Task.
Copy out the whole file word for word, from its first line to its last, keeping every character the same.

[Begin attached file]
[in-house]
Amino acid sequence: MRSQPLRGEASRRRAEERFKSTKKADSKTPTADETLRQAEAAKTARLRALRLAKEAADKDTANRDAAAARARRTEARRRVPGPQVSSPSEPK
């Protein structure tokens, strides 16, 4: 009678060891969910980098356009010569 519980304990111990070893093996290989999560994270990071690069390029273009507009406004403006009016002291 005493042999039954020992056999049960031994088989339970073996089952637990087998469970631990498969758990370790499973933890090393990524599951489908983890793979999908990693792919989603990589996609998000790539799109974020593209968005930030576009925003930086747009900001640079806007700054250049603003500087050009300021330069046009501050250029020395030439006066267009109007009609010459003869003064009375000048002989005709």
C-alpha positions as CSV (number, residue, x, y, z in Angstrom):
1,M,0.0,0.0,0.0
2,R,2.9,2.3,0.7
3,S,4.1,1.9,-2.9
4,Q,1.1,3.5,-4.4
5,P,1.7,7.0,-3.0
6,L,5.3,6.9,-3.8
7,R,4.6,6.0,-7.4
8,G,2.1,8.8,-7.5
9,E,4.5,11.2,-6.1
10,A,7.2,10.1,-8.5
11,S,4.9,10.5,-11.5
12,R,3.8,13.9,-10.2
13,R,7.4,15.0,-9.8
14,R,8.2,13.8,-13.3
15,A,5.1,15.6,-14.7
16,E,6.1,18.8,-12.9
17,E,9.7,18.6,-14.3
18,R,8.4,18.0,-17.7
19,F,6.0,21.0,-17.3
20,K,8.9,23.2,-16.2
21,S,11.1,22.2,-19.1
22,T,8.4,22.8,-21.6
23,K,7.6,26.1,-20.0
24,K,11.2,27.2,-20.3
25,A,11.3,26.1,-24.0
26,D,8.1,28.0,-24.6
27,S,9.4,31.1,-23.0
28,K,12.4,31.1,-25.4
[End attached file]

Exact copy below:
[in-house]
Amino acid sequence: MRSQPLRGEASRRRAEERFKSTKKADSKTPTADETLRQAEAAKTARLRALRLAKEAADKDTANRDAAAARARRTEARRRVPGPQVSSPSEPK
């Protein structure tokens, strides 16, 4: 009678060891969910980098356009010569 519980304990111990070893093996290989999560994270990071690069390029273009507009406004403006009016002291 005493042999039954020992056999049960031994088989339970073996089952637990087998469970631990498969758990370790499973933890090393990524599951489908983890793979999908990693792919989603990589996609998000790539799109974020593209968005930030576009925003930086747009900001640079806007700054250049603003500087050009300021330069046009501050250029020395030439006066267009109007009609010459003869003064009375000048002989005709």
C-alpha positions as CSV (number, residue, x, y, z in Angstrom):
1,M,0.0,0.0,0.0
2,R,2.9,2.3,0.7
3,S,4.1,1.9,-2.9
4,Q,1.1,3.5,-4.4
5,P,1.7,7.0,-3.0
6,L,5.3,6.9,-3.8
7,R,4.6,6.0,-7.4
8,G,2.1,8.8,-7.5
9,E,4.5,11.2,-6.1
10,A,7.2,10.1,-8.5
11,S,4.9,10.5,-11.5
12,R,3.8,13.9,-10.2
13,R,7.4,15.0,-9.8
14,R,8.2,13.8,-13.3
15,A,5.1,15.6,-14.7
16,E,6.1,18.8,-12.9
17,E,9.7,18.6,-14.3
18,R,8.4,18.0,-17.7
19,F,6.0,21.0,-17.3
20,K,8.9,23.2,-16.2
21,S,11.1,22.2,-19.1
22,T,8.4,22.8,-21.6
23,K,7.6,26.1,-20.0
24,K,11.2,27.2,-20.3
25,A,11.3,26.1,-24.0
26,D,8.1,28.0,-24.6
27,S,9.4,31.1,-23.0
28,K,12.4,31.1,-25.4